What will be discussed:
The value of the real proper will be based on the selling price, fair market value as determined by the commissioner (zonal value) or the the fair market value as shown in the provincial or city assessor, whichever is higher.
If there is no zonal value, the taxable base or whichever is higher of the gross selling price per sales documents or the fair market value that appears in the latest tax declaration.
We, as good citizens of our country, must all pay taxes to the Bureau of Internal Revenue. There are a lot of taxes to be paid, the most basic is Income tax, but there are also taxes for revenues we acquire from the sale of stocks, real estate and other capital assets. That’s where the capital gains tax comes in.
So, how does it work?
Example: Mr. Santos sells a residential lot in Pasig City with a floor area of 200sqm on cash with Selling Price of P3 Million. Mr. Santos is not engaged in a real estate business. The proceeds from the sale will be used by Mr. Santos for his trip to US and other personal expenses. The following are the fair market value information of the real property:
Does that mean I have to tell the BIR I made P100 for selling my used pair of shoes at an Ukay-Ukay? Does everyone get the same rate for Capital Gain Tax?
The BIR states that Capital Assets are property held by the taxpayer (whether or not connected with his trade or business). So that’s A LOT of things, so technically, yes you do need to tell them about the P100 used shoes, but the most common taxable assets are:
· Real estate and
· Valuable collectibles/antiques
So you probably could get away with that pair of used shoe.
For Final Capital Gains Tax for Transfer of Real Property Classified as Capital Assets (Taxable and Exempt)
BIR Form 1706 – Final Capital Gains Tax Return (For Onerous Transfer of Real Property Classified as Capital Assets -Taxable and Exempt)
1) An original copy and one photocopy of the Notarized Deed of Sale or Exchange
2) Photocopy of the Transfer Certificate of Title; Original Certificate of Title; or Condominium Certificate of Title
3) Certified True Copy of the tax declaration on the lot and/or improvement during nearest time of sale
4) “Certificate of No Improvement” issued by the Assessor’s office where the property has no declared improvement, if applicable or Sworn Declaration/Affidavit of No Improvement by at least one (1) of the transferees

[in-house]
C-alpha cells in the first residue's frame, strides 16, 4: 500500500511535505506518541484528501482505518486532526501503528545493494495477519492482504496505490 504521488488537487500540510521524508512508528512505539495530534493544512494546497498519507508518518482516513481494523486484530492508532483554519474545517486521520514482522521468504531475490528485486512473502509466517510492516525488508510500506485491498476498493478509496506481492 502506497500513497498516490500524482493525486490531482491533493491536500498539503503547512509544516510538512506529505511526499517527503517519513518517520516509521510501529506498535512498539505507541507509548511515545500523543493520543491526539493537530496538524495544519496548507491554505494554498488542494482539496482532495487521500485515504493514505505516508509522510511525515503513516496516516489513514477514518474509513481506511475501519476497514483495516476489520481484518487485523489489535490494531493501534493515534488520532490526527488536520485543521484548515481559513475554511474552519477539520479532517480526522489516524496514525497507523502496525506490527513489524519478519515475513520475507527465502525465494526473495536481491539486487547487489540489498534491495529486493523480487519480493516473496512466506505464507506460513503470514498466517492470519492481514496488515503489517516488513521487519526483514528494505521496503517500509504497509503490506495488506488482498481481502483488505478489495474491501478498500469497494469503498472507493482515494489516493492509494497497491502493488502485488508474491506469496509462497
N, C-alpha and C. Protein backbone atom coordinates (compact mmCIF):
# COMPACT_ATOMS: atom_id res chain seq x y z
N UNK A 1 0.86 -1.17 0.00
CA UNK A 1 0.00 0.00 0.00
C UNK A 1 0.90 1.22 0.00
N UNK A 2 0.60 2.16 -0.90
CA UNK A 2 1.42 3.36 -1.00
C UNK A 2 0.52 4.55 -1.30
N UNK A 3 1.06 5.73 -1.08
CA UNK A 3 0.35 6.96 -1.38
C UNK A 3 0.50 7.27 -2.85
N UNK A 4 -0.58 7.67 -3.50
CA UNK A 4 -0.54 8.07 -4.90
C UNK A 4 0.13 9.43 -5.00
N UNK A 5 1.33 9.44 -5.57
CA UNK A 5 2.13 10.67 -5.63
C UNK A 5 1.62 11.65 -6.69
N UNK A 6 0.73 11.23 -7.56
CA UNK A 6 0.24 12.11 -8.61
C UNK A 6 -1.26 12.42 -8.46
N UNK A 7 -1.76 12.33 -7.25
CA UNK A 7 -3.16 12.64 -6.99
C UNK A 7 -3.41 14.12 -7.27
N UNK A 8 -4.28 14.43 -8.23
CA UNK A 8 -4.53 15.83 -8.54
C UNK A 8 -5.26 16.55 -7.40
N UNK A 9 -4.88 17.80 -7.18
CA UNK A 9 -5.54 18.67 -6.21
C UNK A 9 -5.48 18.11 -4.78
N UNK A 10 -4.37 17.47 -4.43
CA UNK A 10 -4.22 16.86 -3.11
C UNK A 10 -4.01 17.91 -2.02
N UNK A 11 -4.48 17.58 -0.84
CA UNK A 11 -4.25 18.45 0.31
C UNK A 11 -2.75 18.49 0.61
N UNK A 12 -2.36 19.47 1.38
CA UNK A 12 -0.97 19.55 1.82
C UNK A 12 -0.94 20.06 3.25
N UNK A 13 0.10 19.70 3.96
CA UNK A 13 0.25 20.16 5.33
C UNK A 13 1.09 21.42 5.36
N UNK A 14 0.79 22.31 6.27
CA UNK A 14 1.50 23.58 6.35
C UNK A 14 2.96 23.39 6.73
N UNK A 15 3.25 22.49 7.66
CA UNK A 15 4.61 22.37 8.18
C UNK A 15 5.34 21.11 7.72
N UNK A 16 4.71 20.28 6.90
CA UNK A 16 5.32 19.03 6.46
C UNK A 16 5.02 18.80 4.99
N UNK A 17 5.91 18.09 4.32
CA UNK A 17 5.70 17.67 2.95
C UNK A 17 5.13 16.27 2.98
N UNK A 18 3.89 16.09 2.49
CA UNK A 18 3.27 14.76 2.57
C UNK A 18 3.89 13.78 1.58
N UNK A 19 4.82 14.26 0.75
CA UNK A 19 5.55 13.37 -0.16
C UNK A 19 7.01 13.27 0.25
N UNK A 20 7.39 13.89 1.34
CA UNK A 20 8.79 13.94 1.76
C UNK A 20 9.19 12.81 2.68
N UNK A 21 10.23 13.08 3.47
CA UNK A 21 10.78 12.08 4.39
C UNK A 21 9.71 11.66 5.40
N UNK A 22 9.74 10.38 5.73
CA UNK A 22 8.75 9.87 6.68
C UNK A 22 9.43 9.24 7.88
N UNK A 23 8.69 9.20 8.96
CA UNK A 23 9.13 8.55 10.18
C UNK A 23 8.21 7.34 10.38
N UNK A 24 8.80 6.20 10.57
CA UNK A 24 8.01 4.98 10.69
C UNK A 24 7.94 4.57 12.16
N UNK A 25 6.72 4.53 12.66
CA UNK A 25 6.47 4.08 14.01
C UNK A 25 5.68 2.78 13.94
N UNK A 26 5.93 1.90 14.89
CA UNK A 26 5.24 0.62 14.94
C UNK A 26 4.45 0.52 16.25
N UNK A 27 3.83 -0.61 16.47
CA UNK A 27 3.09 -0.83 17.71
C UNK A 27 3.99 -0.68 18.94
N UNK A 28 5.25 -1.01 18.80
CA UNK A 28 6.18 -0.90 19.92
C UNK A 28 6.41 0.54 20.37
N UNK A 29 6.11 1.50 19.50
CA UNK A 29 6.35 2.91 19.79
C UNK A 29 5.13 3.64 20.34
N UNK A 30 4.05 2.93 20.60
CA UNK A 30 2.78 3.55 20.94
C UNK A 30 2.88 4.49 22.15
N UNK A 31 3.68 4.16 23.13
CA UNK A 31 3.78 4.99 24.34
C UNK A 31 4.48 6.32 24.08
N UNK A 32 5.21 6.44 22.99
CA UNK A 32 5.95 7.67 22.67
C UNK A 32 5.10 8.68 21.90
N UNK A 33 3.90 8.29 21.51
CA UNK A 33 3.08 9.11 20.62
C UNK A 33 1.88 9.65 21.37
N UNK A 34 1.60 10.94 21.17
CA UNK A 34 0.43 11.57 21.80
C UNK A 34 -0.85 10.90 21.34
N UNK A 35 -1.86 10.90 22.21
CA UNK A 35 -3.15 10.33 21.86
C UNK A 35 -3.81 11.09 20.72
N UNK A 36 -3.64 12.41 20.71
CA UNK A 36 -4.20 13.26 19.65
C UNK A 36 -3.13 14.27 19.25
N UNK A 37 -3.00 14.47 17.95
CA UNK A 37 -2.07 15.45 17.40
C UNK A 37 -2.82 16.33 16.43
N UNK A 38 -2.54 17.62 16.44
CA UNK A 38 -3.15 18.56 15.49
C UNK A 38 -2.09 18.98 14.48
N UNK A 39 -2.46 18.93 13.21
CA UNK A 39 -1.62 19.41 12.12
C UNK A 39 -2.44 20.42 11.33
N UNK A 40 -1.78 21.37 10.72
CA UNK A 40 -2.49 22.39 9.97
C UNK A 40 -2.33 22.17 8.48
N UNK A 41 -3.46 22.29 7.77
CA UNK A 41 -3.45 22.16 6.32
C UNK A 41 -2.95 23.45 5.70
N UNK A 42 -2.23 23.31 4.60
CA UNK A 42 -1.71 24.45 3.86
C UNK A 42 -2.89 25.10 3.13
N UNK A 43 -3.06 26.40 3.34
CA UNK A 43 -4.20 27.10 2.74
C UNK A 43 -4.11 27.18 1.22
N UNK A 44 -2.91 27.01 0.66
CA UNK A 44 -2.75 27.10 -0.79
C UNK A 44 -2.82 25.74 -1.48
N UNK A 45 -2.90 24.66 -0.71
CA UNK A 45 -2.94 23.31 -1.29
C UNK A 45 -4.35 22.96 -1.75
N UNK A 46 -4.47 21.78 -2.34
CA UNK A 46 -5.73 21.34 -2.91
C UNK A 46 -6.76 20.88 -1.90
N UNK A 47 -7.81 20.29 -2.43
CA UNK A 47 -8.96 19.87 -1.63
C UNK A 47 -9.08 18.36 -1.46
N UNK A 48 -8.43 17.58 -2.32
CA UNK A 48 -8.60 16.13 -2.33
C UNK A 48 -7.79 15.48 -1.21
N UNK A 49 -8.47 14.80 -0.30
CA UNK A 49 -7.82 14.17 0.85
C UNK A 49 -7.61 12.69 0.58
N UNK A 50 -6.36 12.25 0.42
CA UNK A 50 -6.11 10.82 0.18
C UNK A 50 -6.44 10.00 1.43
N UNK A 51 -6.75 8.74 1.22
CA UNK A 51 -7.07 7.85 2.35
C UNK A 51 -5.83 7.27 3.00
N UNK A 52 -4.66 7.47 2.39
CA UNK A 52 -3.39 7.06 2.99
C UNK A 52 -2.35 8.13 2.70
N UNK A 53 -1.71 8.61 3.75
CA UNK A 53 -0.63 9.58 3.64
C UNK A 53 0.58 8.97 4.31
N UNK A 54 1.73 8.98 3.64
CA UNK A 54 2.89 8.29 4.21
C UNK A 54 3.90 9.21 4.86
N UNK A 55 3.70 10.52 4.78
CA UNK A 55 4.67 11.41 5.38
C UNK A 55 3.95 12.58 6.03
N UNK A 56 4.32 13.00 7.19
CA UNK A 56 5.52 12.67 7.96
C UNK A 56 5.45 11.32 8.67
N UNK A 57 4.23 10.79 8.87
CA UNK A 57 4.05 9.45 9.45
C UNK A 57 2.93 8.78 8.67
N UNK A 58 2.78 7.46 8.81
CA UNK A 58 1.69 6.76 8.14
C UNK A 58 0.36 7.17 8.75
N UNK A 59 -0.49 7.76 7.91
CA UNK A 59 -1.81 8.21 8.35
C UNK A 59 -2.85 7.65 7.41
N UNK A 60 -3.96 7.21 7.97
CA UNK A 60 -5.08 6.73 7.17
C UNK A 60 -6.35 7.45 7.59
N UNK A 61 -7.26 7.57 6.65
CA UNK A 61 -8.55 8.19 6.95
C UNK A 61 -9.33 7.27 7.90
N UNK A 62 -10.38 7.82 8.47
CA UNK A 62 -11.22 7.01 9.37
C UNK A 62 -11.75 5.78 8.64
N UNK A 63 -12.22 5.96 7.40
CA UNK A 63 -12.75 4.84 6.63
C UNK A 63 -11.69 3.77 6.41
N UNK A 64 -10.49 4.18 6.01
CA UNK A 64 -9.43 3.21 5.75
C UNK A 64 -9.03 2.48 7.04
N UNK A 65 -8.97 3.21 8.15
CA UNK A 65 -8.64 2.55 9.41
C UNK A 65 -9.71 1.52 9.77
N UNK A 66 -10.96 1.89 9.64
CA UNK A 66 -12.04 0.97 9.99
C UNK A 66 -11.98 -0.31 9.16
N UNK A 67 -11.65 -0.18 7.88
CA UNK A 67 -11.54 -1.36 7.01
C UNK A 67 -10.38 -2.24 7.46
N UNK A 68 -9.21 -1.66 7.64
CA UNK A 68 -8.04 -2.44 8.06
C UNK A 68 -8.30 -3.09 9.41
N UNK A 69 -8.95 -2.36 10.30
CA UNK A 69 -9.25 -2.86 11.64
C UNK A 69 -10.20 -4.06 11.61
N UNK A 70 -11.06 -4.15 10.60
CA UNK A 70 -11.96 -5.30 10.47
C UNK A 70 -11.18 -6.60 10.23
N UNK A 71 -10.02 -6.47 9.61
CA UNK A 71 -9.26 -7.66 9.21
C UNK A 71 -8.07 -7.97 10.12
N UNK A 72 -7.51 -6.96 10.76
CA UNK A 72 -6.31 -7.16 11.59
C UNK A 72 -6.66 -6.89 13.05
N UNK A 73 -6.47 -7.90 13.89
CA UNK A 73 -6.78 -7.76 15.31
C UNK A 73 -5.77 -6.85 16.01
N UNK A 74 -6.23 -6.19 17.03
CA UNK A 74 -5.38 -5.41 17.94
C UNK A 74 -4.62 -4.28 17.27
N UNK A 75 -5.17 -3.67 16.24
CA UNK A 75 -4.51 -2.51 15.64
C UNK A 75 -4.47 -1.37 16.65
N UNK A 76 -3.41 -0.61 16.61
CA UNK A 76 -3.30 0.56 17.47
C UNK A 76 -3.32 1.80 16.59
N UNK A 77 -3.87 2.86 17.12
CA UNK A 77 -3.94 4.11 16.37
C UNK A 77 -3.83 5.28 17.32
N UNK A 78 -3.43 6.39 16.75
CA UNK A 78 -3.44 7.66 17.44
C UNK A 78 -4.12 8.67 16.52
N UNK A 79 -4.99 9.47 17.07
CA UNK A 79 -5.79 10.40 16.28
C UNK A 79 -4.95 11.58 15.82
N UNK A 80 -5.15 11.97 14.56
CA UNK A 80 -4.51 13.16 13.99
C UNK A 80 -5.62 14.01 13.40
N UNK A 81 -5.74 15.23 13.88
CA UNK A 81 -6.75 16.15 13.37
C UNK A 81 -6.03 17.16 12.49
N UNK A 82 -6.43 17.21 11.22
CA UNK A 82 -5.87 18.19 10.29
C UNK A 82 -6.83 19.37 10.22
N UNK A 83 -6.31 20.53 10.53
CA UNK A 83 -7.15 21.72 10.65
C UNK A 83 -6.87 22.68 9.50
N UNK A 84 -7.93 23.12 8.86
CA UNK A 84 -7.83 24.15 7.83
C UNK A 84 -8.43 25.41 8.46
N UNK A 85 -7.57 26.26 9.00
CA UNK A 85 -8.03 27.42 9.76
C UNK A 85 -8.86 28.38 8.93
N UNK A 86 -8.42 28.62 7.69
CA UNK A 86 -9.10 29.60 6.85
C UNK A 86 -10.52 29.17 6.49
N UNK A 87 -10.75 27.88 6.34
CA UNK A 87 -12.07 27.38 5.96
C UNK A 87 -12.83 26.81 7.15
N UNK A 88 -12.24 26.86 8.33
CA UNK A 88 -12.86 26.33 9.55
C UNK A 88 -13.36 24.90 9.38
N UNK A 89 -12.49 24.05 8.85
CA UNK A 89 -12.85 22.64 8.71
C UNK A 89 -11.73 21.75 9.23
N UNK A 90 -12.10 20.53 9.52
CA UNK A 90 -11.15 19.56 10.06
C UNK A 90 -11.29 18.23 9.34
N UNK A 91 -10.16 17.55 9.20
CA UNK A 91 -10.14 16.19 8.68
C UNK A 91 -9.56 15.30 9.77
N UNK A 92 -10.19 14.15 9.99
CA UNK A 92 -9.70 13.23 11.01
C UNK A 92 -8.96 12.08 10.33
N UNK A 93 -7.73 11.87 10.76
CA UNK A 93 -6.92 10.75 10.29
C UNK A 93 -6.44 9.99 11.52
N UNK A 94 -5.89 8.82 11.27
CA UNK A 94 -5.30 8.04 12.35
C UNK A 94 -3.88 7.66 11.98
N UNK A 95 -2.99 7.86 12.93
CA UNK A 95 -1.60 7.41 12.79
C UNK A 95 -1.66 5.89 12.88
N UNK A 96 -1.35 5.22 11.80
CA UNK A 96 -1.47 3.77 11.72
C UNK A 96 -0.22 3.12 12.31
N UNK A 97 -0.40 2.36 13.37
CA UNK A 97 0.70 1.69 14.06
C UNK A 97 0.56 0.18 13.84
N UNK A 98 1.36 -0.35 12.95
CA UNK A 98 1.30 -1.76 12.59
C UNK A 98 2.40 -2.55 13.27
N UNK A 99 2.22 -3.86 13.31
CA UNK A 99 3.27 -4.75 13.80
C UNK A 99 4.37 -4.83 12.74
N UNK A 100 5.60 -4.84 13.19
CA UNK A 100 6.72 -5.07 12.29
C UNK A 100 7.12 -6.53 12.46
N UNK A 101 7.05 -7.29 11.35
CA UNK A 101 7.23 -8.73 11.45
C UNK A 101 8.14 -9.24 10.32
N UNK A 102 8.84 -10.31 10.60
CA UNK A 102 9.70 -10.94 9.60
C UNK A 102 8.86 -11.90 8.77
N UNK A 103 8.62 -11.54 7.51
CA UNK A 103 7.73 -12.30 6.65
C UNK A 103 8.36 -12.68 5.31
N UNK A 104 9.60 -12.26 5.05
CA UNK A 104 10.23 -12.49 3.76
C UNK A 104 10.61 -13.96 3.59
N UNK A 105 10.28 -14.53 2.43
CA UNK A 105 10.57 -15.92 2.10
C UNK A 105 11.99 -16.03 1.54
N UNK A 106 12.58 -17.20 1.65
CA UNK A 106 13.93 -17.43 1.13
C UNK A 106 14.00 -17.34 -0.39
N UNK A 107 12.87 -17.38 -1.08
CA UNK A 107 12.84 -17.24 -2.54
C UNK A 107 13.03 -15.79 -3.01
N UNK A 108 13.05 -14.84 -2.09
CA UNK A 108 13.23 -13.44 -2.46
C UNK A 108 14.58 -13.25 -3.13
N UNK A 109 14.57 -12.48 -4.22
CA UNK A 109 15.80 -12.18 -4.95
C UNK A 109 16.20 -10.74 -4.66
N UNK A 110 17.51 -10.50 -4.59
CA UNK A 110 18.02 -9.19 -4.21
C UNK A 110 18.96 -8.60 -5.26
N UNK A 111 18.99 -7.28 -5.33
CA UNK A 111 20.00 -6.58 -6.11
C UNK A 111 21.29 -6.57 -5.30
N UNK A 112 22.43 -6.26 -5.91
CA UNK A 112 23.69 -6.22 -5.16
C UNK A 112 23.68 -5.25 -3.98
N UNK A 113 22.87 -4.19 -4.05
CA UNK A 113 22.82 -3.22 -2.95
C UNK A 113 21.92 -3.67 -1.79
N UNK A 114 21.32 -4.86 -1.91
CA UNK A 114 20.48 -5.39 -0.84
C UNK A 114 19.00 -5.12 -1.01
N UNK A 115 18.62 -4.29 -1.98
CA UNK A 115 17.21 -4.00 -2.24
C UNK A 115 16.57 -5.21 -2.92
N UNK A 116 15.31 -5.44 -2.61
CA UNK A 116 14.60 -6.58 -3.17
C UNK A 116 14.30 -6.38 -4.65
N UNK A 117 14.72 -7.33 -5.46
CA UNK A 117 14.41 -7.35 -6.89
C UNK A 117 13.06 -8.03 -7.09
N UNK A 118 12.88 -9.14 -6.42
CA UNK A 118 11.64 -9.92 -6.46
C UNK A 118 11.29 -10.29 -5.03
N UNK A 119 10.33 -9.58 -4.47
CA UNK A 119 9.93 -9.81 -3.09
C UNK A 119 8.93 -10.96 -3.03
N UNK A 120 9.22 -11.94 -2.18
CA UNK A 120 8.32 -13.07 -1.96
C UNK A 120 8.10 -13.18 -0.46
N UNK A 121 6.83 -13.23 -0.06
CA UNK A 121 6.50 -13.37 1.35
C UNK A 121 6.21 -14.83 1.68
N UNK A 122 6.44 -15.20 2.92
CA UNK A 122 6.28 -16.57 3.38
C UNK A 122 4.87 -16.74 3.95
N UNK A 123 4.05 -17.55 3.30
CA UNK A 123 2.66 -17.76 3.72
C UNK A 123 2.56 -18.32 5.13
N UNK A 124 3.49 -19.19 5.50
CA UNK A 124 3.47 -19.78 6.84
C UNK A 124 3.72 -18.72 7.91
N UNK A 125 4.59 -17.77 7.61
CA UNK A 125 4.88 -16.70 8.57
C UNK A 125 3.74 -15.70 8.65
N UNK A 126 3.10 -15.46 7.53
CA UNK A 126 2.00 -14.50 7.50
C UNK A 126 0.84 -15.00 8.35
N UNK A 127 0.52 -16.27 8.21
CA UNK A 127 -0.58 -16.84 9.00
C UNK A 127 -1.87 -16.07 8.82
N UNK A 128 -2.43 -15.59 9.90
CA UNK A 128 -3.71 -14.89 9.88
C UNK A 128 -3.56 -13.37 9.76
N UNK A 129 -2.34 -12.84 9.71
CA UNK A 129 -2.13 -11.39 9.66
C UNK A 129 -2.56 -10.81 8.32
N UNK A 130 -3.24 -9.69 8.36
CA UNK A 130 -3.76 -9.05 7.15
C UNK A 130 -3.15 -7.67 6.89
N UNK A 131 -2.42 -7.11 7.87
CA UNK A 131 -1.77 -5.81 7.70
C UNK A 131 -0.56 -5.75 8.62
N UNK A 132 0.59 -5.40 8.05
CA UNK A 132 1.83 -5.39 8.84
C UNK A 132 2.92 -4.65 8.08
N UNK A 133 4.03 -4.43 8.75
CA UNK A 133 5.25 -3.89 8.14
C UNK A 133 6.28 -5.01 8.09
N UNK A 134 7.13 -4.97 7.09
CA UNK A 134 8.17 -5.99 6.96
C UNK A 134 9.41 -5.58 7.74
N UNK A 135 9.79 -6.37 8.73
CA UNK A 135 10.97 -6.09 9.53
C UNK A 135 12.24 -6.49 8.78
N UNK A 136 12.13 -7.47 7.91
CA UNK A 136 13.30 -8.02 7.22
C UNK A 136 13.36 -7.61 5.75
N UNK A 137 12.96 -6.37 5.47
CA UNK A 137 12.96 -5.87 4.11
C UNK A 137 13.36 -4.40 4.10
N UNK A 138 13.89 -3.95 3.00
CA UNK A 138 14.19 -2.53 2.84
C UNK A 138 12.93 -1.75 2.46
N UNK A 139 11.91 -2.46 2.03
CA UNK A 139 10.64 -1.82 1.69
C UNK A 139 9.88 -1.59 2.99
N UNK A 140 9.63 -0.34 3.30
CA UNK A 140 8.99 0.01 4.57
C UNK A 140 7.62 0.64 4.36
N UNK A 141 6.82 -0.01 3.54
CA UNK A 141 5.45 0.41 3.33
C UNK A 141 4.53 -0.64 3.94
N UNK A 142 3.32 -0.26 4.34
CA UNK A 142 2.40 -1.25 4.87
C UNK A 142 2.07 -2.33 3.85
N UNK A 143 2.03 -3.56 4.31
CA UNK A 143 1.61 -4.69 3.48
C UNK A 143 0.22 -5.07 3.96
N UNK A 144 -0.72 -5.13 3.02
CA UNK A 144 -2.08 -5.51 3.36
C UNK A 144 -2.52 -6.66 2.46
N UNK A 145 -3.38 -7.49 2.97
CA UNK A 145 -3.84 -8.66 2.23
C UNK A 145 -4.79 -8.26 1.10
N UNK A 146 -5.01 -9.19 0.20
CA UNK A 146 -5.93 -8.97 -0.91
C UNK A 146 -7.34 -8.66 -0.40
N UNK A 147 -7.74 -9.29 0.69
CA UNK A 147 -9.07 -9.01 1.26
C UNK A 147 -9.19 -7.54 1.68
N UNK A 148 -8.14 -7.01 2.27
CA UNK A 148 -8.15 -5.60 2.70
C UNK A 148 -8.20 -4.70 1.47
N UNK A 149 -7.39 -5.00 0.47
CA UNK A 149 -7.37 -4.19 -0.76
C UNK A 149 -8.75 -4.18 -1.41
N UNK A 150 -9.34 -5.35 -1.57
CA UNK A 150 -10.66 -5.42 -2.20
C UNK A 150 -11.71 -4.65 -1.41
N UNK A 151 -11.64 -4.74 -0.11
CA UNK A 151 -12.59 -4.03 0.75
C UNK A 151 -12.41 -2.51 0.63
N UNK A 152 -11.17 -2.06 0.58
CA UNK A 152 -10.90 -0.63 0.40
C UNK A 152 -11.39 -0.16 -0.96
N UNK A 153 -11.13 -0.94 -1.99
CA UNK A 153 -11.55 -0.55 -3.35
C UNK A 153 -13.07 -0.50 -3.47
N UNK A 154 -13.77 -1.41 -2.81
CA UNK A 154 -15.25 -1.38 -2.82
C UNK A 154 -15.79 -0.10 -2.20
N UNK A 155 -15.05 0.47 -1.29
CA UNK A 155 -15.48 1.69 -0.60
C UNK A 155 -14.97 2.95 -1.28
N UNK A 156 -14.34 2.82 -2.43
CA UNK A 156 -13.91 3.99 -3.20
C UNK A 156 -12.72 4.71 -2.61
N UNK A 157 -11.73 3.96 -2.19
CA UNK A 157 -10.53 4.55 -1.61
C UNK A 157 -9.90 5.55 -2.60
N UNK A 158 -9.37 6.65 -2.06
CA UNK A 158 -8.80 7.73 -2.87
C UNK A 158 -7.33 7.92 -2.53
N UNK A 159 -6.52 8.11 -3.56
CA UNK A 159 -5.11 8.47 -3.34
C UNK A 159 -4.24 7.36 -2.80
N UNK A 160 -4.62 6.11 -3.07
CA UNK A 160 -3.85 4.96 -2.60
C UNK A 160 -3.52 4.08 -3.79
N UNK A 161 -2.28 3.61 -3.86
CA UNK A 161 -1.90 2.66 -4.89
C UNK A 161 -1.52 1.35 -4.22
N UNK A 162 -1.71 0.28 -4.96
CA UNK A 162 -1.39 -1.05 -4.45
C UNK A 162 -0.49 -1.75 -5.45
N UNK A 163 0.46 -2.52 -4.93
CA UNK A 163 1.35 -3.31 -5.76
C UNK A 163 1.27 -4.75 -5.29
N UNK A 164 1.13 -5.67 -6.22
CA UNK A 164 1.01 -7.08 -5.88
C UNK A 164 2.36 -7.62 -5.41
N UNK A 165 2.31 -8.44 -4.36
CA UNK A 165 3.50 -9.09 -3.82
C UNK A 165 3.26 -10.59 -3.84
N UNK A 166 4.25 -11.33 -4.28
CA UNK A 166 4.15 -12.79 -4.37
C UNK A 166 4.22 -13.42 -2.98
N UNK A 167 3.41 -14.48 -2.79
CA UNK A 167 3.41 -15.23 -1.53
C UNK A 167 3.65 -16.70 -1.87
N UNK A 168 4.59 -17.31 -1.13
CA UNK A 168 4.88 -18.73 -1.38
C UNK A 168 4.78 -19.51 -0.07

5) Copy of BIR Ruling for tax exemption confirmed by BIR, if applicable
6) Duly approved Tax Debit Memo, if applicable
7) “Sworn Declaration of Interest” as prescribed under Revenue Regulations 13-99, if the transaction is tax-exempt
8) Documents supporting the exemption
Additional requirements may be requested for presentation during audit of the tax case depending upon existing audit procedures.
File the Capital Gains Tax return in triplicate (two copies for the BIR and one copy for the taxpayer) with the Authorized Agent Bank (AAB) in the Revenue District where the property is located. In places where there are no AAB, the return will be filed directly with the Revenue Collection Officer or Authorized City or Municipal Treasurer.
If not stated in the contract, the seller is usually the one who shoulders the Capital Gain Tax, but in some cases, it is dependent on the terms or the buyer and seller.
For real property - 6%.
Within 30 days after each sale, exchange, transfer or other disposition of real property.
· WHERE TO PAY
In the BIR Revenue District Office (through the authorized agent bank (AAB)) where the property is located
· WHEN TO PAY
Within thirty (30) days from date of notarization of the deed of sale
25% surcharge on basic tax due
50% surcharge in case of fraud or intent to evade tax
20% per annum based on basic tax due
· COMPROMISE PENALTY
Subject to type and amount of tax due
Is there anything we missed?